Five children lost their lives during a Greensboro, North Carolina, residential fire this month. News reports state that the two boys and three girls, ranging in age from 18 months to nine years old, were refugees from the Democratic Republic of Congo. The fire started in the kitchen, and the home did not have working smoke alarms, according to a CBS affiliate that obtained this information from the North Carolina Department of Insurance.
"People tell me all the time that, 'I know my way out. I know my house,'" Greensboro Fire Department Timothy Henshaw told a local Fox station. "Even in a house that you live in and when that smoke is on the floor, the toxic gases are so hot. They become super-heated. You become unaware of what's going on."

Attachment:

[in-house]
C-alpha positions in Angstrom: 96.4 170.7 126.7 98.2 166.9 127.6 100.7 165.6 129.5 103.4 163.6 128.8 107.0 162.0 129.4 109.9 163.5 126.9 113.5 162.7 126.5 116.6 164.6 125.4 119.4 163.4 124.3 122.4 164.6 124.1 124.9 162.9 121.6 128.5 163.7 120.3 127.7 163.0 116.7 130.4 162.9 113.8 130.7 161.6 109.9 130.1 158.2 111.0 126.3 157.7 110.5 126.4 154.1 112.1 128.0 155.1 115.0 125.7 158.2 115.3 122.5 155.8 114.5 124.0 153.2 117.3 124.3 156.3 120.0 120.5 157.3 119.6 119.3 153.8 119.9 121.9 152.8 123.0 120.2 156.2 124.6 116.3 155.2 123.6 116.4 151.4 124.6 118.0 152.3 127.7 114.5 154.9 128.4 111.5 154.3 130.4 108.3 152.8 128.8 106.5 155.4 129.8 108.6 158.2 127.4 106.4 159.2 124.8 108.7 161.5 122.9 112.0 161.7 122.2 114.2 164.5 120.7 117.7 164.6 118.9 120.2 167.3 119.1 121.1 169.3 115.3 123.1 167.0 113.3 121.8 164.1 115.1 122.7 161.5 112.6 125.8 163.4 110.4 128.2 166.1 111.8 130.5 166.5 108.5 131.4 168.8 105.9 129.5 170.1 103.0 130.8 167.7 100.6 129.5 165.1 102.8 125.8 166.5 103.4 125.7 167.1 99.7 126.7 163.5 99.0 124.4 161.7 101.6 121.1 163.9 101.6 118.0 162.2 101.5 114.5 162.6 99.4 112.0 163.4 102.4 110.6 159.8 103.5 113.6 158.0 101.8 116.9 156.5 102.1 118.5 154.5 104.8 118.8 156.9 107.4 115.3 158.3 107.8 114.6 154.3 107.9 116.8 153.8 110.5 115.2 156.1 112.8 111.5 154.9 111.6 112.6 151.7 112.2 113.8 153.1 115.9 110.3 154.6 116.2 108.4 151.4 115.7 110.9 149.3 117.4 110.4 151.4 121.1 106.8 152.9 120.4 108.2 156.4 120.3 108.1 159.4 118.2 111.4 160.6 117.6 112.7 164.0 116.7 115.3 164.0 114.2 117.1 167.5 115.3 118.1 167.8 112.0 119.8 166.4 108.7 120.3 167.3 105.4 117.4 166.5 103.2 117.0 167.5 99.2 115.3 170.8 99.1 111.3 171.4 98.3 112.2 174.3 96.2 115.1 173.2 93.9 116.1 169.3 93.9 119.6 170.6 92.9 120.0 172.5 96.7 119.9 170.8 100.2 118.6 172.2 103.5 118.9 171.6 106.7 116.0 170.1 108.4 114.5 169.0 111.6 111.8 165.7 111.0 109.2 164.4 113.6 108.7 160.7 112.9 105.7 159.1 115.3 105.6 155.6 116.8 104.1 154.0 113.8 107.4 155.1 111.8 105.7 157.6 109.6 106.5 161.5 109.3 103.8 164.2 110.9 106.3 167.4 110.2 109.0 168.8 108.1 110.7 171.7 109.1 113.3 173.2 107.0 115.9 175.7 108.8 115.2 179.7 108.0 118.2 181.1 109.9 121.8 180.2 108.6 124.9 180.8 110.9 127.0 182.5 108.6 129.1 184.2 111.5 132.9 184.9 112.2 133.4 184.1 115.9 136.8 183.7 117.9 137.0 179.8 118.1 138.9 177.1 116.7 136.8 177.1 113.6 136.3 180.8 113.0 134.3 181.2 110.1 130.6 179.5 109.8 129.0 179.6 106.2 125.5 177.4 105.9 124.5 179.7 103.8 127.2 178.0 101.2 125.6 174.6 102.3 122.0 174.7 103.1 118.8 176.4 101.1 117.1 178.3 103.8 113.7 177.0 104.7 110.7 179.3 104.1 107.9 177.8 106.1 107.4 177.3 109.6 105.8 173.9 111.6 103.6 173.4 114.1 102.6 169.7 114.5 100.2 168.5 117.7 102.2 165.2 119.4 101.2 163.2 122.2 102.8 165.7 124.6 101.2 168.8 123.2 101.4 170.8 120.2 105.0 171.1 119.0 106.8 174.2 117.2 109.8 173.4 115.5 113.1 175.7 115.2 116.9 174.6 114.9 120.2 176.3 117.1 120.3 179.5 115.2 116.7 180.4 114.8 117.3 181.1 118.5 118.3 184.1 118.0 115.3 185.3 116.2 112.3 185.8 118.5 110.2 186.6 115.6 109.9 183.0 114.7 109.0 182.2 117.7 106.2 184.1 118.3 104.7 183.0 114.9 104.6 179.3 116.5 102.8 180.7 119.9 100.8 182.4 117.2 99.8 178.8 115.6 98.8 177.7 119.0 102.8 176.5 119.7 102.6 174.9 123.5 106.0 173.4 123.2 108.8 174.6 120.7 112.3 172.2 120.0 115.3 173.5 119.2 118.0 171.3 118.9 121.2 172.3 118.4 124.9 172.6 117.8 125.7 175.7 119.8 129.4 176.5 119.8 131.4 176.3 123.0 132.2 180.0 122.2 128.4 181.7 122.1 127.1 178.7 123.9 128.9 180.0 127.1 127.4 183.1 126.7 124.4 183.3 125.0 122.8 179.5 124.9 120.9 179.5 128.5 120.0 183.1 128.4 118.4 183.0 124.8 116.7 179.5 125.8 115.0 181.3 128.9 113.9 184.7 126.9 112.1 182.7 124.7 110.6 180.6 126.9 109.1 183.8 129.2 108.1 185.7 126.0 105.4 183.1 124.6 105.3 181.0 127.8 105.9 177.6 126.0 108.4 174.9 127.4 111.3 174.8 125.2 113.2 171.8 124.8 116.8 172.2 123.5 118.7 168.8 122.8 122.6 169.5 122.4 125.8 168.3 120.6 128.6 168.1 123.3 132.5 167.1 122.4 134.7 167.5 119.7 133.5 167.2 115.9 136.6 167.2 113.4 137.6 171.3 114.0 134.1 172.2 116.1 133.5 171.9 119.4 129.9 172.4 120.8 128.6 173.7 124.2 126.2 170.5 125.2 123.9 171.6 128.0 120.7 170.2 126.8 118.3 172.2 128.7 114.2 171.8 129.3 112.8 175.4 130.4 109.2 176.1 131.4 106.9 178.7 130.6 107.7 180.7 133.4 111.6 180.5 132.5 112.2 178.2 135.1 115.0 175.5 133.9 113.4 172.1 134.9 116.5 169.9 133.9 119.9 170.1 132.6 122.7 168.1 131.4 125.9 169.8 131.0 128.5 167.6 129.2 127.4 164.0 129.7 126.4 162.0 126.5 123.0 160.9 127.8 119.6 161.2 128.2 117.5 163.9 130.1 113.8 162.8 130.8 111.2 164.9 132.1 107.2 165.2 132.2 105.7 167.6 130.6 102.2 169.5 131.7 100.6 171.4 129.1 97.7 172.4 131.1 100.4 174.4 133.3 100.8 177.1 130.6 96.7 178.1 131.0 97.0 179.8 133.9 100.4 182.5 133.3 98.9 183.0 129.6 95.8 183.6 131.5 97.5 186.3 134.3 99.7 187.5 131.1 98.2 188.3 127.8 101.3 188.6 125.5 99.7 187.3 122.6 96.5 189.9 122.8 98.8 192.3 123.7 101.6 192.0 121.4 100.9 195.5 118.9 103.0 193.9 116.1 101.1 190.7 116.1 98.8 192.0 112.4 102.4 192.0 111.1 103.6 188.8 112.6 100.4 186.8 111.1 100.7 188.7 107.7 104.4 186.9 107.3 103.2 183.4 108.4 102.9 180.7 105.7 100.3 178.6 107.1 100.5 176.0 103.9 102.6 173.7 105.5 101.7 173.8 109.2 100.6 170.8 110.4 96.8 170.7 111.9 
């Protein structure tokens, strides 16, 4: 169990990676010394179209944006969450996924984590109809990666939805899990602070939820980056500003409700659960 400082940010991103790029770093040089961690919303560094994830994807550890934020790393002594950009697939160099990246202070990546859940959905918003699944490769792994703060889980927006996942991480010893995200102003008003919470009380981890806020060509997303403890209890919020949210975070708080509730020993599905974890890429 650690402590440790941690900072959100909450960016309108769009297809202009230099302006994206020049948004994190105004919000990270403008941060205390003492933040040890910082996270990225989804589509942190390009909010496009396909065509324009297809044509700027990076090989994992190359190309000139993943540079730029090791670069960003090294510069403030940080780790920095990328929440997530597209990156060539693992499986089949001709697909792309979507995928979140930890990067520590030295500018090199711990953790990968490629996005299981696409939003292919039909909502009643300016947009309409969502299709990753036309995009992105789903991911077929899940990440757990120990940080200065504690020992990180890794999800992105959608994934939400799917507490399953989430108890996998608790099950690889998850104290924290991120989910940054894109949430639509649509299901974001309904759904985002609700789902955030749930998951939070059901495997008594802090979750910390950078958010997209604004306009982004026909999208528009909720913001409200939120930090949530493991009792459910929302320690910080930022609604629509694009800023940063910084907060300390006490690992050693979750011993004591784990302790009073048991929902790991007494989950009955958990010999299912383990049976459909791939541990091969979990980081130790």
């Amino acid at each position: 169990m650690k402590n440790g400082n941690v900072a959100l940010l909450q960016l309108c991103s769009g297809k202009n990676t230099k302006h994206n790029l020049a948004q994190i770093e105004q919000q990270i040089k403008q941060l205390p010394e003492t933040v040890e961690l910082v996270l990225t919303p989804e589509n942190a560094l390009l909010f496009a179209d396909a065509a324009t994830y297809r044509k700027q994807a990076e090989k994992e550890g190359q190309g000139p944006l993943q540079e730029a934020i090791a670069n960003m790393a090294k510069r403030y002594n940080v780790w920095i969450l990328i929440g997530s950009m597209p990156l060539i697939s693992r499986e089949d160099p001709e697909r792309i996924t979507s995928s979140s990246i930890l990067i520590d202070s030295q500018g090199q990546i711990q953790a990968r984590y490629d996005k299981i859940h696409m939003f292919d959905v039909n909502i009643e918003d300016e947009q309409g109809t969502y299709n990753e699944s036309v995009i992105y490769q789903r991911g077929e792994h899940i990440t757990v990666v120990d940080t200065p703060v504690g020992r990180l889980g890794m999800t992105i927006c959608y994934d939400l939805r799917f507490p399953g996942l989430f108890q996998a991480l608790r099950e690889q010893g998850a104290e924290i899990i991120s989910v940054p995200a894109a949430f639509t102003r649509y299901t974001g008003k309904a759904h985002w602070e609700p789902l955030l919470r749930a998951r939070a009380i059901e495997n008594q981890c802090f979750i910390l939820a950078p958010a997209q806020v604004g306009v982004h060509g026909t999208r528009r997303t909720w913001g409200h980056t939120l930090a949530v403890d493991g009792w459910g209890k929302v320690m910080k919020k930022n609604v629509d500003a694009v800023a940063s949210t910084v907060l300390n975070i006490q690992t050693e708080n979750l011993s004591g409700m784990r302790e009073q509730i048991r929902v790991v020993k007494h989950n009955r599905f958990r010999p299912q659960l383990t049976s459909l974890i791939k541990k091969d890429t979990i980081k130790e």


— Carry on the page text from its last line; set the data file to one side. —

According to NFPA, you may have as little as one to two minutes from the time a smoke alarm sounds to safely escape a fire. Per NFPA's research, three of every five home fire deaths resulted from fires in homes with no smoke alarms or no working smoke alarms.
In a separate fire incident this month in Asheville, North Carolina, NFPA has received a report that a kitchen fire was controlled by a single fire sprinkler. A family was displaced, but the activation resulted in no injuries or deaths.
NFPA research confirms the live-saving abilities of working smoke alarms and home fire sprinklers; according to NFPA's most recent "U.S. Experience with Sprinklers" report, the home fire death rate was 90 percent lower when fire sprinklers and hardwired smoke alarms were present.